The Securities and Exchange Commission's goals and efforts both domestically and internationally have been to consistently pursue the achievement of fair, liquid and efficient capital markets, thus providing investors with information that is accurate, timely, comparable and reliable. One of the ways the SEC has pursued these goals is by upholding the domestic quality of financial reporting as well as encouraging the convergence of the U.S. and IFRS standards.
Research indicates that firms that apply the international standards show the following: a higher variance of net income changes, a higher change in cash flows, a significantly lower negative correlation between accruals and cash flows, a lower frequency of small positive income, a higher frequency of large negative income and a higher value relevance in accounting amounts.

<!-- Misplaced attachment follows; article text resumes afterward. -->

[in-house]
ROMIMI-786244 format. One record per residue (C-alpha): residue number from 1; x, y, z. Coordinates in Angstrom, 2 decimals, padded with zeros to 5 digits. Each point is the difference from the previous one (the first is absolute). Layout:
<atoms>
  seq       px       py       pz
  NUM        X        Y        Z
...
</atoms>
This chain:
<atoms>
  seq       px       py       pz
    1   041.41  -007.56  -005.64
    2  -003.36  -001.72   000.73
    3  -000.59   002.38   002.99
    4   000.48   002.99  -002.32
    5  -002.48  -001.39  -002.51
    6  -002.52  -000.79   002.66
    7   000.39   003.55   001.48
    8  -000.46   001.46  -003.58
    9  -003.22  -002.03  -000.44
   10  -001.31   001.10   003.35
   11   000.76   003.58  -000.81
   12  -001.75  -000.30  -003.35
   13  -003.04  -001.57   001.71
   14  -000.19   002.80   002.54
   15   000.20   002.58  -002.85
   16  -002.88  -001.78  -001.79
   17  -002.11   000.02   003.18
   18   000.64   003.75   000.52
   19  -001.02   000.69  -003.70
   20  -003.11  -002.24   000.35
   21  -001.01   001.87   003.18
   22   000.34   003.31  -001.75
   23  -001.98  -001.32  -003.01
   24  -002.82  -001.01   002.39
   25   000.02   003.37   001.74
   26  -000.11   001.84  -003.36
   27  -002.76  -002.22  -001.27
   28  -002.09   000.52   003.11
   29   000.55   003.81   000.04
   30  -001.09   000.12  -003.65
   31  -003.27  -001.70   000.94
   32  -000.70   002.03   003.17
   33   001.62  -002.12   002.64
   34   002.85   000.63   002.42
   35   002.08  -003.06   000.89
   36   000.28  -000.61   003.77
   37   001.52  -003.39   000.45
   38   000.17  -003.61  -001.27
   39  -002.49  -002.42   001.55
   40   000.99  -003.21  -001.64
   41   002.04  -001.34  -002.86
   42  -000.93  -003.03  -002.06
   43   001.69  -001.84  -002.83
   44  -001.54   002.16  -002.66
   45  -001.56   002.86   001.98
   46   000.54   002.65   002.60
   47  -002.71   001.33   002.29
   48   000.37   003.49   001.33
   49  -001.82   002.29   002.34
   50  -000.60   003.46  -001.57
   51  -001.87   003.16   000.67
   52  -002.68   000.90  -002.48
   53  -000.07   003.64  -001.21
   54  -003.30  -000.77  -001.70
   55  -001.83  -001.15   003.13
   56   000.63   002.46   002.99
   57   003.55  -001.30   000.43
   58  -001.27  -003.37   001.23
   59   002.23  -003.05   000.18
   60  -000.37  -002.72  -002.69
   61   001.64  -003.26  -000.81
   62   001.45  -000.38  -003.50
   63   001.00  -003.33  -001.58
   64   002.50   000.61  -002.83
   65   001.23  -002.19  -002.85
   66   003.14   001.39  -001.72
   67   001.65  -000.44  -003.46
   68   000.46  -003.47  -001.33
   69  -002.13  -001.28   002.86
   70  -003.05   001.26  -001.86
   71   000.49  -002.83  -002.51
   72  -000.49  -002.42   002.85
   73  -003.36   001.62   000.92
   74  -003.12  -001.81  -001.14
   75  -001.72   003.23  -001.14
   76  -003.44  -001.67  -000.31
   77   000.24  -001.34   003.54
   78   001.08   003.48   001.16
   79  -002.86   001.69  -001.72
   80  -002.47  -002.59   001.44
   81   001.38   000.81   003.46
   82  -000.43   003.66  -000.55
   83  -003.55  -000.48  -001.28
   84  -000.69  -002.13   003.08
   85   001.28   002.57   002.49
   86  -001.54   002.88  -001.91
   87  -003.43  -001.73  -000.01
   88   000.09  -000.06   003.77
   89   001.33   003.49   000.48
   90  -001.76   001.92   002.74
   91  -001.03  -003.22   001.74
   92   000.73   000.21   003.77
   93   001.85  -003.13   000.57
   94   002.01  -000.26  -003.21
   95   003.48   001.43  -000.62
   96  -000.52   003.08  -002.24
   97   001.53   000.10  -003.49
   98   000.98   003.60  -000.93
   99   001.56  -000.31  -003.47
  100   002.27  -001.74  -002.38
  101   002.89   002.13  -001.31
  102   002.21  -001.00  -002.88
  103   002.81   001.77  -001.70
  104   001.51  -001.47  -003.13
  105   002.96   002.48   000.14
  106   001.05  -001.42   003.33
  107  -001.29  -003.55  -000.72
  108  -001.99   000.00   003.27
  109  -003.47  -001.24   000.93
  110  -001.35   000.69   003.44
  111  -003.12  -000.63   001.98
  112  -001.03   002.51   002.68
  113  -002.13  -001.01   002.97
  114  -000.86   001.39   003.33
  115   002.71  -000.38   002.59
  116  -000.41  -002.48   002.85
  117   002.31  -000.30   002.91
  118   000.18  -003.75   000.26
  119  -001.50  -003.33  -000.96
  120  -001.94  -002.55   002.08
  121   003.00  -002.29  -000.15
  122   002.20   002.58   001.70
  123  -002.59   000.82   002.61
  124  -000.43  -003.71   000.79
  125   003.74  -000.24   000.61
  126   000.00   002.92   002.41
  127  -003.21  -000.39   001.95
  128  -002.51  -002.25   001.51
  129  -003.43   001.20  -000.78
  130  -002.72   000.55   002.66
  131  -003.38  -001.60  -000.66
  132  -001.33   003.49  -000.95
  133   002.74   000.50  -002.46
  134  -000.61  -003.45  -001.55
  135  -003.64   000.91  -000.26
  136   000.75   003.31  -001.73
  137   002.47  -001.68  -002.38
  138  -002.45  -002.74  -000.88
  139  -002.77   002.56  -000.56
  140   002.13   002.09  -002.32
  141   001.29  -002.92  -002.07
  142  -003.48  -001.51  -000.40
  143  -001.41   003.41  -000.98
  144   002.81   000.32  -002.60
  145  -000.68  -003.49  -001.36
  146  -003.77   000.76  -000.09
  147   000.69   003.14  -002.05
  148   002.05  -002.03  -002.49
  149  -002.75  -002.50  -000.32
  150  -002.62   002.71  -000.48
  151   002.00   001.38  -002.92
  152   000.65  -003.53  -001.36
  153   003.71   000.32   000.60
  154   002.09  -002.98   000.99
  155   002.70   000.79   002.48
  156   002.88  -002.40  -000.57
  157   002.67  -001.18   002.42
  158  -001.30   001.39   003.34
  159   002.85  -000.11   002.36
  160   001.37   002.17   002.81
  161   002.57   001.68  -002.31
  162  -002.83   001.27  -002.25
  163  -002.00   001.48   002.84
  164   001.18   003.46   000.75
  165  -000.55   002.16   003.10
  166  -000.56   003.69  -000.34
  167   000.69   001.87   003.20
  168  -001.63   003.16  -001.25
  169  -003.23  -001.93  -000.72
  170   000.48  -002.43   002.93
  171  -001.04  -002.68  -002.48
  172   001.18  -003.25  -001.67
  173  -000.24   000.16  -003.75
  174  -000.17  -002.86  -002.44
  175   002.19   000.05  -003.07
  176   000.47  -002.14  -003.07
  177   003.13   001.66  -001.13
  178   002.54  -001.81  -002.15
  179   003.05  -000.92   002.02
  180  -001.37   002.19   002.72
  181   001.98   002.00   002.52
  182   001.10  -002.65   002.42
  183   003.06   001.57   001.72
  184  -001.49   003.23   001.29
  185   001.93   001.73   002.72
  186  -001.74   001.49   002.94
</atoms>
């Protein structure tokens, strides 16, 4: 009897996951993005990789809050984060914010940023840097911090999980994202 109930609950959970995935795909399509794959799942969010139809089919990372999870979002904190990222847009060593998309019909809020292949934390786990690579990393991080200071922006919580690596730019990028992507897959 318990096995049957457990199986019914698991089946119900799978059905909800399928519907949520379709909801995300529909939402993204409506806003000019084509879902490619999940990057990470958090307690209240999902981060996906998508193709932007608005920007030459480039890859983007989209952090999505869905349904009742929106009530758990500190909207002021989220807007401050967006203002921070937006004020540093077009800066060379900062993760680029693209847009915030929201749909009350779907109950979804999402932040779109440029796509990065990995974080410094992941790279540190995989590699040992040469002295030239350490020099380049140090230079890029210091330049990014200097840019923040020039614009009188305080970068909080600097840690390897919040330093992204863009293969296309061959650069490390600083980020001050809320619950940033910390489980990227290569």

Additionally, these firms have less earnings management, more timely loss recognition and more value relevance in accounting amounts compared to domestic (U.S.) firms following the GAAP. Therefore, firms adhering to the IFRS generally exhibit higher accounting quality than when they previously followed the GAAP.
The Financial Accounting Standards Board's (FASB) original mission has always been to establish the U.S. GAAP (which it oversees) and standards for accounting and financial reporting; however, the mission has been enhanced to include the convergence and harmonization of U.S. standards with international ones (IFRS).
There is some opposition to the convergence from all stakeholders involved, including accounting professionals (CPAs, auditors etc.) and corporations' top management (CFOs, CEOs). There are various reasons for such resistance to change, and some are pertinent to the accounting profession, some to corporate management and some are shared by both. The new set of standards that will be adapted will need to provide transparency and full disclosure similar to the U.S. standards, and it should also ensure broad acceptance.